Happy 77th Birthday to Bob Dylan!
Bob Dylan is an icon. A musical giant. A truth seeker that had the eyes and ears of the world. Once upon a time, he was a young man with a guitar that roamed the streets of New York City. He eventually became one of the biggest artists in the history of music, but it didn’t happen overnight.
Dylan’s dream to play rock n’ roll was born during his teenage years in his home state of Minnesota. He formed a few bands in high school, and even performed in the talent show. He was always looking for something more. In 1960, he dropped out of college in Minneapolis – it was only his freshman year. The following year he traveled to New York City to meet his musical idol Woody Guthrie. Dylan once stated, “I said to myself I was going to be Guthrie’s greatest disciple.” He wasn’t far off. The trip impacted his life in a way that ended up influencing the course of rock n’ roll.
It was post-WW2 America and New York City was thriving. The beat generation began to change the way that baby boomers expressed themselves. Folk music had become a channel that promoted dialogue about current events and social issues. Dylan performed alongside singer-songwriters in and around Greenwich Village, befriending many of them. The more he performed, the more his talent got recognized. He eventually got signed to Columbia Records and released his debut album, Bob Dylan, in March of 1962. Still, he hadn’t quite found his voice. The Freewheelin’ Bob Dylan was the album that began to establish him as the next voice of his generation. The album contained a wide range of material that was both raw and well-thought. Still, it was only the beginning.
Once 1963 came around, the world saw a more politicized Bob Dylan. He became a prominent voice in the civil rights movement after singing at the March on Washington. The Times They Are a Changin’ was his third album and encapsulates how Dylan felt during the time period. In the years that followed, his style began to drift from the folk movement. His songs became more folk-rock and pop oriented. 1965 brought Dylan’s first recordings with electric instruments which was met with disapproval from the folk community. He pushed on, listening to his intuition rather than what the critics had to say.
New York had become home for Bob Dylan and everything that came with it, came out in the music. Highway 61 Revisited was the album that changed it all. Like a Rolling Stone is regarded as one of the best songs ever written. The album went on to inspire countless musicians that grew up listening to him, including the likes of Bruce Springsteen. When he hit the road after its release, his backing band included musicians that would go on to be members of The Band. He needed a break from the city after his fame became too much, so he moved to Woodstock. By all accounts, he loved living in Woodstock during the mid-sixties. After suffering a motorcycle crash near his home in 1966, he withdrew himself from the public and didn’t tour for almost eight years. Many wondered about the details of the accident, he later admitted that he needed a break from the spotlight.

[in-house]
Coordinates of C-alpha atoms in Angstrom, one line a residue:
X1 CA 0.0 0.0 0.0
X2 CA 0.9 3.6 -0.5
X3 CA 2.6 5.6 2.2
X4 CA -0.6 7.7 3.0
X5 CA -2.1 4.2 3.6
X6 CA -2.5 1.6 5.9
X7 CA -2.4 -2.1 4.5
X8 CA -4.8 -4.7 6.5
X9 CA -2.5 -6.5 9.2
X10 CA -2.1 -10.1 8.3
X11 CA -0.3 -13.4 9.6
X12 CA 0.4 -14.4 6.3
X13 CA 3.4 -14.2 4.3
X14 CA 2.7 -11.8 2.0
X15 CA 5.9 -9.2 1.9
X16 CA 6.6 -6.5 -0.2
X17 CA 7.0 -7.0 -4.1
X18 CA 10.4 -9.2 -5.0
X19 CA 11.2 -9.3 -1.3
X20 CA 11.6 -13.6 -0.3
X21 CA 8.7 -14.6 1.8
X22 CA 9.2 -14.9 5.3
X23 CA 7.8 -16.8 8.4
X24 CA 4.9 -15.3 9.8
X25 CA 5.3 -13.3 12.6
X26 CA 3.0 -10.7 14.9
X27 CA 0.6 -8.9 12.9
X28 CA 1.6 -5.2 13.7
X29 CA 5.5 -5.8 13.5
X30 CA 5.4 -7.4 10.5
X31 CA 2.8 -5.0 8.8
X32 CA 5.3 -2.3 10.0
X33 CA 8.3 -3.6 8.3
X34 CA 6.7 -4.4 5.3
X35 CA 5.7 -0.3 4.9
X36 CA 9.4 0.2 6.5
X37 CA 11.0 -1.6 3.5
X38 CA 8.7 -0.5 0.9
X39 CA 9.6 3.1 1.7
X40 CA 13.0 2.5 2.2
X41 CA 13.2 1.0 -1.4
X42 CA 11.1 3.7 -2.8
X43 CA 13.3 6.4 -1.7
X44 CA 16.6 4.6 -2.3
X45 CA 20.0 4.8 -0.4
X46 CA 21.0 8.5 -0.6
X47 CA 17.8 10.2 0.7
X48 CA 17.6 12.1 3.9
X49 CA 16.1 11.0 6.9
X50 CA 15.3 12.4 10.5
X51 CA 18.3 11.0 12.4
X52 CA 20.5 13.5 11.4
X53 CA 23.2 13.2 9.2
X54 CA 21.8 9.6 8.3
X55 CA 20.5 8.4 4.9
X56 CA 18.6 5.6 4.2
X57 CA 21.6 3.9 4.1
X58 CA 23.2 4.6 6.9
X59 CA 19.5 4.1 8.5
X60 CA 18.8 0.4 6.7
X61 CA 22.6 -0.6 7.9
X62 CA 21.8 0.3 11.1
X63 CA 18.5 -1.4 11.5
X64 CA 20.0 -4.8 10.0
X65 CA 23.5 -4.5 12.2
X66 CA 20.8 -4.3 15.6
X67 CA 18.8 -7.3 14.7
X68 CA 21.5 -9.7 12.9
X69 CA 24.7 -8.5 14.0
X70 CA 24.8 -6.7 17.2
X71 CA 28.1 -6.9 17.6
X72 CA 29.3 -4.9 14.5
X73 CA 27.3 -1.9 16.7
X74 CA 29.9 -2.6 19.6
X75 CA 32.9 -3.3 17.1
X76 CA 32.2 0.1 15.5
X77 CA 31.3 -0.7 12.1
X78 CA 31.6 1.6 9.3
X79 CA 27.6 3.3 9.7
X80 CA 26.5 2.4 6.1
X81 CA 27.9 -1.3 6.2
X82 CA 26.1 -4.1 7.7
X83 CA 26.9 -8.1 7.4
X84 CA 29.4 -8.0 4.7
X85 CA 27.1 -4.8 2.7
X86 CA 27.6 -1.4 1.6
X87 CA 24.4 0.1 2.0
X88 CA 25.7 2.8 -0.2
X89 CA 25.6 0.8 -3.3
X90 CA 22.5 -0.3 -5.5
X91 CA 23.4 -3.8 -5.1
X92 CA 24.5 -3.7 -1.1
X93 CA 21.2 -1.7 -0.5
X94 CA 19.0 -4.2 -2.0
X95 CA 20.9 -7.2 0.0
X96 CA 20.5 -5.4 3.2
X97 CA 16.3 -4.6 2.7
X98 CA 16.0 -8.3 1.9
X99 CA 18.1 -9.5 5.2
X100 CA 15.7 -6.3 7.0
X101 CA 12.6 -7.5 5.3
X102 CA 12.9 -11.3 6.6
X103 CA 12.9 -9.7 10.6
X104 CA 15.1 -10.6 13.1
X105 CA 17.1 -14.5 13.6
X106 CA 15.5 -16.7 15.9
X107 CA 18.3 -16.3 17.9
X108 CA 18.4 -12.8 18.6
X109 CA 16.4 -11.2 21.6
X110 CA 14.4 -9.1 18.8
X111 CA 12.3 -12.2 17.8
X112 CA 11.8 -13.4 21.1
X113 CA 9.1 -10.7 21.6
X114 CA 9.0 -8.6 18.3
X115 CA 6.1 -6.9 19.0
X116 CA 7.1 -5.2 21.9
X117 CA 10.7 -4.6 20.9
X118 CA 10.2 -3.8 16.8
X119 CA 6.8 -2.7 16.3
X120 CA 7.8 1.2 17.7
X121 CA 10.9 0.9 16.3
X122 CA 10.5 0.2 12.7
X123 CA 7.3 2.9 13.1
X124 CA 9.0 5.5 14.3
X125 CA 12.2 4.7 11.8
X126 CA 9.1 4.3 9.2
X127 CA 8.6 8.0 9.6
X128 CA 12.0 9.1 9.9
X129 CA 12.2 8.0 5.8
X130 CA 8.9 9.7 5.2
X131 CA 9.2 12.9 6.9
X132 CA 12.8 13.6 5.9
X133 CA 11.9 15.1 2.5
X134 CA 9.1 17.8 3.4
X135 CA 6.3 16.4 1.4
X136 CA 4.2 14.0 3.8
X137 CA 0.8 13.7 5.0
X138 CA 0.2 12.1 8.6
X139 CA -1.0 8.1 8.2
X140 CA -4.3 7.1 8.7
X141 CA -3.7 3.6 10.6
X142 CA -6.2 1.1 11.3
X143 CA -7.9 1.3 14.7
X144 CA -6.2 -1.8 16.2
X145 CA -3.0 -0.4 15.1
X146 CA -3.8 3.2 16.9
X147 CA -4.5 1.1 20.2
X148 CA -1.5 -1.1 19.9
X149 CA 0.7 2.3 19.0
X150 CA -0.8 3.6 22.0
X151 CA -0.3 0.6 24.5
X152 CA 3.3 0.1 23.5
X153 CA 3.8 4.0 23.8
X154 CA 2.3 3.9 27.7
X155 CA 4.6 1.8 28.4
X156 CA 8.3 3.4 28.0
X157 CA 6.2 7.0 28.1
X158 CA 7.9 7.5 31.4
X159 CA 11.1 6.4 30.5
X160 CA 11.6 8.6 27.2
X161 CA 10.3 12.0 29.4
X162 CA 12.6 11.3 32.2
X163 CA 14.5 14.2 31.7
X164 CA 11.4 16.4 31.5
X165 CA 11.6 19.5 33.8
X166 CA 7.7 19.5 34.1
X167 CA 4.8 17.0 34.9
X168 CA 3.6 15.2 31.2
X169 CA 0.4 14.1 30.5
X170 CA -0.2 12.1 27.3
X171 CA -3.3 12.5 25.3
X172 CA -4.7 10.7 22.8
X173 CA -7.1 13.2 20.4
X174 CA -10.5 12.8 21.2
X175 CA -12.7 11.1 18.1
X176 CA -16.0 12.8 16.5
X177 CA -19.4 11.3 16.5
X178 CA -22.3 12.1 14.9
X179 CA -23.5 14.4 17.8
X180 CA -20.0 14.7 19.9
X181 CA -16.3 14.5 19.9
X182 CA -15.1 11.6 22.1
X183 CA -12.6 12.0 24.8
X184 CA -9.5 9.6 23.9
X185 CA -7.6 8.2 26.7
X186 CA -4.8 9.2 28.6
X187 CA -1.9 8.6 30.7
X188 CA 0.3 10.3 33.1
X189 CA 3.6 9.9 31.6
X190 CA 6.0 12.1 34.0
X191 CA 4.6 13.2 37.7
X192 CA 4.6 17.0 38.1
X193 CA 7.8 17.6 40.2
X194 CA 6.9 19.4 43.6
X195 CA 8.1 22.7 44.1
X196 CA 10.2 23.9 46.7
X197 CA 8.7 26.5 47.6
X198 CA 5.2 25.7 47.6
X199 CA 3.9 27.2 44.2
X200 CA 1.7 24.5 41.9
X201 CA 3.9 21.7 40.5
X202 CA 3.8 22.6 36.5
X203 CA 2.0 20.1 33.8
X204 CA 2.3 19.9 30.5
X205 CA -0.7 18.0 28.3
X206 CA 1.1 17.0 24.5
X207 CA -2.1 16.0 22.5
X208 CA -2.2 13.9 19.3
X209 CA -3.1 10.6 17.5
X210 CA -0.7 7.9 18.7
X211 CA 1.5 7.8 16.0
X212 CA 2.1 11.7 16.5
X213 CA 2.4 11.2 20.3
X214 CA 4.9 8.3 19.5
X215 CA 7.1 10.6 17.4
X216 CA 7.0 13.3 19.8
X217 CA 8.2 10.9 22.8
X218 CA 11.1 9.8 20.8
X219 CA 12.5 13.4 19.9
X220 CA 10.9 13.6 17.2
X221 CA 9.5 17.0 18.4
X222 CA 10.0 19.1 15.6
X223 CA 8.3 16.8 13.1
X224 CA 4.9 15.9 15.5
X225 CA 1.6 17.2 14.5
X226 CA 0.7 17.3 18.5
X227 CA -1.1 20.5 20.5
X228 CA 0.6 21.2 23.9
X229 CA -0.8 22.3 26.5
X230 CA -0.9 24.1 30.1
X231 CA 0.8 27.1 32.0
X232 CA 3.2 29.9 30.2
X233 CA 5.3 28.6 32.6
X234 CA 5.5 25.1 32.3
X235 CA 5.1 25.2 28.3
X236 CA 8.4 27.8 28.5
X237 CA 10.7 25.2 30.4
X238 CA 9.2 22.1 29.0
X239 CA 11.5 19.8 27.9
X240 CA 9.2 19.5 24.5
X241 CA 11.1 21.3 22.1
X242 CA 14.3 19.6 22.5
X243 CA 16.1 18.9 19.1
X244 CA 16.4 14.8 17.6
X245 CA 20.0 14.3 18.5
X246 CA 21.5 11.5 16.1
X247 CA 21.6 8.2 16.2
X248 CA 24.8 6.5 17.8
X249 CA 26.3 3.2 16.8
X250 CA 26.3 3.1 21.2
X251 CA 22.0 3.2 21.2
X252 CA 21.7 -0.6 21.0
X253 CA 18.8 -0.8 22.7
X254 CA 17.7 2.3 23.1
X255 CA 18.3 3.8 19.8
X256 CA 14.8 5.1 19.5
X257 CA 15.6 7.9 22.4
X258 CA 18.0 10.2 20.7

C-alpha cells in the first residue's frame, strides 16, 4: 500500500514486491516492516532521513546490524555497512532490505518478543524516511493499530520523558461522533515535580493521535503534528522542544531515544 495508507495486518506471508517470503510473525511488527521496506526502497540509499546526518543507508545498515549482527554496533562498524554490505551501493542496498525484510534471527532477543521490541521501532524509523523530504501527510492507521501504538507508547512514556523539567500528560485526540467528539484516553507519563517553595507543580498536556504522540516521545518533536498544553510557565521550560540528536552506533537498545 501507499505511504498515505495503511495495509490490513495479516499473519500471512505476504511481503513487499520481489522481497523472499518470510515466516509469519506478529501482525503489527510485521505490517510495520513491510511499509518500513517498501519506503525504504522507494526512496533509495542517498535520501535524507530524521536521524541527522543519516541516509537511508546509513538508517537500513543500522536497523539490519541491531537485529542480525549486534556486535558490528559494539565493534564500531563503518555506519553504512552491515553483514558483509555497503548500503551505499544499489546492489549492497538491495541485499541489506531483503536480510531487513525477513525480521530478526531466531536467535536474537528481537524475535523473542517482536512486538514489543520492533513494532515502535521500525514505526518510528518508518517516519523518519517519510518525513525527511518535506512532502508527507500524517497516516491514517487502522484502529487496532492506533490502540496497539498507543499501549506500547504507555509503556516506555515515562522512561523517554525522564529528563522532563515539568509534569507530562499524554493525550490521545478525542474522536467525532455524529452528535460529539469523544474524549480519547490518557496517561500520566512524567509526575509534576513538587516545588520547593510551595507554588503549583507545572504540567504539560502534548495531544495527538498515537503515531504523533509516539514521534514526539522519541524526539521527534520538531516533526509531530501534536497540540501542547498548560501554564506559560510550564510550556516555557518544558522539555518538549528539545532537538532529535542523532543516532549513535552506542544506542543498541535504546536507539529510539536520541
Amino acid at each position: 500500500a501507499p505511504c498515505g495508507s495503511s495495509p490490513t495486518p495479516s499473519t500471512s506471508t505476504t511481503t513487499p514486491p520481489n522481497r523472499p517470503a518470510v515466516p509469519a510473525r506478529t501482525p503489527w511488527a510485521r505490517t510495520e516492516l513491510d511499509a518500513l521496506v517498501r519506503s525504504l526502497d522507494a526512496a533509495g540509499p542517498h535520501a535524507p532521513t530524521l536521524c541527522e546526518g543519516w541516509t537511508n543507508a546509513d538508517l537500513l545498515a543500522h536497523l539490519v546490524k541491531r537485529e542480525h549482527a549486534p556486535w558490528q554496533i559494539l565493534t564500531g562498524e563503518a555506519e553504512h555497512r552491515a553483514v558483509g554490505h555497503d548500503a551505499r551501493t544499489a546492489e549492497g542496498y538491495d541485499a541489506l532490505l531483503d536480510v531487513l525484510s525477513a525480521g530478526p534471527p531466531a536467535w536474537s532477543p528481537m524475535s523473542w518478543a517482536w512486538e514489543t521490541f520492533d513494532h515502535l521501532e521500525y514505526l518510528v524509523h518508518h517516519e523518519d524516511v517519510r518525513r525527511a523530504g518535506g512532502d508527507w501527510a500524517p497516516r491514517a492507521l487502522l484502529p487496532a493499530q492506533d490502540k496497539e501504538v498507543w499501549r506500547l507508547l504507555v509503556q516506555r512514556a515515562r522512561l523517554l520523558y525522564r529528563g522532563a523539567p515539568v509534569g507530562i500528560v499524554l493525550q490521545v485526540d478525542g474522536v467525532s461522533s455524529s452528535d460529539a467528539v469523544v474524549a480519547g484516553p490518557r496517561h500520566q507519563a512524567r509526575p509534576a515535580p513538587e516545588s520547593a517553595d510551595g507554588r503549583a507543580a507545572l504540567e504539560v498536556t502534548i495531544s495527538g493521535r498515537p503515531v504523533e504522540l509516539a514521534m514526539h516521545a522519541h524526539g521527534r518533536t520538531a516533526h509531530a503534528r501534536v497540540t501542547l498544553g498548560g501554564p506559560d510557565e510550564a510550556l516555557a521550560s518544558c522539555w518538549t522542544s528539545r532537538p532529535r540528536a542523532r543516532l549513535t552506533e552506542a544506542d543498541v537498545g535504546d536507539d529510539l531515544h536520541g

Woodstock was the musical hub for Dylan and The Band over the next decade. In the years that led up to the famous Woodstock Festival, they recorded countless songs in the basement of Big Pink. Big Pink was the house that The Band lived in and wrote most of their songs. In 1969, Dylan traveled to England to headline at Isle of Wight instead of playing Woodstock which shocked a lot of people. They ended up releasing those recordings as The Basement Tapes in 1975.
He returned to touring during the mid-seventies, again backed by The Band. After releasing a few albums, he was searching for his next big song, and that came with Hurricane. It was a ballad that proclaimed the innocence of professional boxer Rubin “The Hurricane” Carter. He had been charged with a triple-homicide and sent to Rahway State Prison. The song was performed at every single date of Dylan’s 1975 tour, The Rolling Thunder Revue. In 1985, Carter was released from prison by a federal judge.
Bob Dylan continued to release music in the 80’s and 90’s, collaborating with a number of musicians. He went on to win multiple grammys during the time period. He received the Grammy Lifetime Achievement Award in 1991. It was well deserved as his body of work was unmatched by most singer-songwriters his age. The man even won an Oscar for his song, Things Have Changed in the 2001 film Wonder Boys. Those awards are the highest honors for artists, they represent the pinnacle of everything that they've worked for in life. There’s only one award that is bigger. Dylan received the Nobel Peace Prize in literature in 2016.
New York gave Bob Dylan something that is intangible and priceless. He knew that the city was a hotbed for creativity and individualism, so he took full advantage of everything that it had to offer. Who knows where his life would’ve taken him if he never left Minnesota to seek out Woody Guthrie in 1961. But it wasn’t only the city, Woodstock gave Dylan something that he was missing during his early years. His relationship with The Band flourished in upstate New York and resulted in years of great shows.
Throughout musical history there are certain moments that line up in a way that is either extremely coincidental or unquestionably meant to be. The perfect storm of Bob Dylan in New York was one of the two, you can decide. Whatever it was, it will be etched in rock n’ roll history forever.
Happy 77th Birthday Bob!